Copyright

by Mike Masnick


Filed Under:
apis, cafc, copyright, supreme court

Companies:
google, oracle



Supreme Court Asked To Make It Clear That APIs Are Not Copyrightable

from the fingers-crossed dept

Back in May, the Court of Appeals for the Federal Circuit (CAFC), long famous for messing up patent law, decided to take a short break and mess up copyright law as well, by declaring APIs copyrightable (the case ended up before CAFC instead of the 9th Circuit because it originated as a patent case, even though all the patent issues were gone). The district court had ruled otherwise, and that judge, William Alsup, had actually gone into great detail to explain why copyright shouldn't apply to APIs. Alsup had learned to code Java to better understand the case, and you could basically tell from his ruling that he was quite worried that appeals court judges wouldn't take the time to truly understand the issues at play. He was right. Making APIs copyrightable is bad news for innovation in a variety of ways.

But, of course, CAFC is not the final stop in the line (even if some patent trolls wish it were). As was fully expected, Google has now asked the Supreme Court to hear an appeal on the case. Google's petition is a good read highlighting the "disarray" in the various different circuits about whether or not copyright law applies to APIs. The law itself (Section 102(b)) is pretty explicit: "In no case does copyright protection for an original work of authorship extend to any idea, procedure, process, system, method of operation, concept, principle, or discovery, regardless of the form in which it is described, explained, illustrated, or embodied in such work." Many of us clearly think that APIs fit under this as a system or method of operation. But, others disagree.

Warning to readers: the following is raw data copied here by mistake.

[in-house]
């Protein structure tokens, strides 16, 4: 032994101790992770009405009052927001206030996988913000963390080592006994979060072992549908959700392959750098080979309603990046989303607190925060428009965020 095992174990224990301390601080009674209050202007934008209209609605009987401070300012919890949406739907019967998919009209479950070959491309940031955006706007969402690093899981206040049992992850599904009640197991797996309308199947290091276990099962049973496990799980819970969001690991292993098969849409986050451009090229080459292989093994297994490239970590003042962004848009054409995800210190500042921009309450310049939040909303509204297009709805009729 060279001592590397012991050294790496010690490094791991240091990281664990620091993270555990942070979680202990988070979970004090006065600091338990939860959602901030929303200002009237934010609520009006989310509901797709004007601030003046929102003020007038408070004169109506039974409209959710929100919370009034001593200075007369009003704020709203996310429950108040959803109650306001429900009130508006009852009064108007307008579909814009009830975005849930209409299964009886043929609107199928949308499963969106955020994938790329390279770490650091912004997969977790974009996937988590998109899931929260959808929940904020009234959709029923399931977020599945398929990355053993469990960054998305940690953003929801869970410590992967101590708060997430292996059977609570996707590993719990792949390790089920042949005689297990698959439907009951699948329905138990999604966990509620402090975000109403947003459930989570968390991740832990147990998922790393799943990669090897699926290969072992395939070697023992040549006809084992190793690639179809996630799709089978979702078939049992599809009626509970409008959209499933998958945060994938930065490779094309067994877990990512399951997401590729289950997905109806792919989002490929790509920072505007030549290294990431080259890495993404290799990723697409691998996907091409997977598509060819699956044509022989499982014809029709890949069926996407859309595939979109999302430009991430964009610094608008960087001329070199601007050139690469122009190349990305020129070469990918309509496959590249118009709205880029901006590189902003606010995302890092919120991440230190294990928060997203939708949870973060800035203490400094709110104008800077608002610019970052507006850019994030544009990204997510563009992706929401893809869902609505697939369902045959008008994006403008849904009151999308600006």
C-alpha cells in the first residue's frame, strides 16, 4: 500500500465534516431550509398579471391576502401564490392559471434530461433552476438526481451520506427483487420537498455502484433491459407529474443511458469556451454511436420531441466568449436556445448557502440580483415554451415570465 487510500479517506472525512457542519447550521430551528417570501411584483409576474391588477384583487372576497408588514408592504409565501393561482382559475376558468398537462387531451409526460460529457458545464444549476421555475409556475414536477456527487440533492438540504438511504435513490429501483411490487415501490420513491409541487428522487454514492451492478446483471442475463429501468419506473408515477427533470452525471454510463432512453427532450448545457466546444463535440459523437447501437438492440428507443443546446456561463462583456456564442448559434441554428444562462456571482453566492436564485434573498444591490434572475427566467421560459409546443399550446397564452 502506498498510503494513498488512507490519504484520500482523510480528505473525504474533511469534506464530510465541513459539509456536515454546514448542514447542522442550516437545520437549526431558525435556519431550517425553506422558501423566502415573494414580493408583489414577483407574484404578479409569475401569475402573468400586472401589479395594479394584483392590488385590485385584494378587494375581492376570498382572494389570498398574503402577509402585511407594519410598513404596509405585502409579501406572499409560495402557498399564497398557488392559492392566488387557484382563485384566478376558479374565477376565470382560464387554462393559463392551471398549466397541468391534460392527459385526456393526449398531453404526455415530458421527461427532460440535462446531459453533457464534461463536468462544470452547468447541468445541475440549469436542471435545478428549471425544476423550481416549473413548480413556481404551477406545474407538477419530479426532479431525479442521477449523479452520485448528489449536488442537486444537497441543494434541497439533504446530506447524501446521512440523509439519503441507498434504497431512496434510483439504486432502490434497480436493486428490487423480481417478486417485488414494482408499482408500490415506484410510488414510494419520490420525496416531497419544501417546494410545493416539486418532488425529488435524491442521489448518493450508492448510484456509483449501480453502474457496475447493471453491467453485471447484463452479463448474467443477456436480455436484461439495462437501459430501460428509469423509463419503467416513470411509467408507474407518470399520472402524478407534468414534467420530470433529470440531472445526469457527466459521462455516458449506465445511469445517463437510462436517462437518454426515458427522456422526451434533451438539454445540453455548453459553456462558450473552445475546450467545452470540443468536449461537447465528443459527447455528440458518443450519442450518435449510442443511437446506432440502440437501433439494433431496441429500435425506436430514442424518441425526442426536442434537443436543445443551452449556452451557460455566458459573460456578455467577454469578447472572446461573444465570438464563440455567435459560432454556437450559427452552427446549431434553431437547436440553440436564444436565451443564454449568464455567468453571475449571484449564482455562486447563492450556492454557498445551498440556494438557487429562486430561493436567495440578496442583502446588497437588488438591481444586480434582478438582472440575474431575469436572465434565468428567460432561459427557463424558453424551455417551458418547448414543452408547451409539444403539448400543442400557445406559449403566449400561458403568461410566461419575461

Some courts follow the statute’s plain meaning, holding that Section 102(b) precludes copyright protection for all systems or methods of operation, including those in computer programs. See, e.g., Lotus, 49 F.3d at 815. Like the Federal Circuit, however, other courts have rejected the statutory text and held that Section 102(b) is merely a reminder of the dichotomy between ideas (which are not copyrightable) and expressions of ideas (which generally are). See, e.g., Whelan Assocs., Inc. v. Jaslow Dental Lab., Inc., 797 F.2d 1222, 1234 (3d Cir. 1986). In those courts’ view, a “method of operation” embodied in a computer program is copyrightable so long as its creator could have designed it in different ways.
Having shown the circuit split to help entice the Supreme Court to hear the case, Google then explains why it's simply wrong to interpret the law to say that APIs are covered by copyright.
The Federal Circuit’s error is confirmed by the extent to which it would eliminate a fundamental distinction between patent and copyright law—and thus allow copyright to be used as an end-run around the limits on patent protection, including this Court’s recent decisions on patent-eligibility.
Basically, you may be able to patent a system and method (as many patents themselves note in their titles), but it shouldn't be copyrightable.

While the Supreme Court has a history of being pretty bad on copyright law, it has been pretty good (especially lately) on patent law -- in particular smacking down CAFC -- and the Google filing plays up to that fact, arguing that this is just another case of CAFC interpreting the law incorrectly.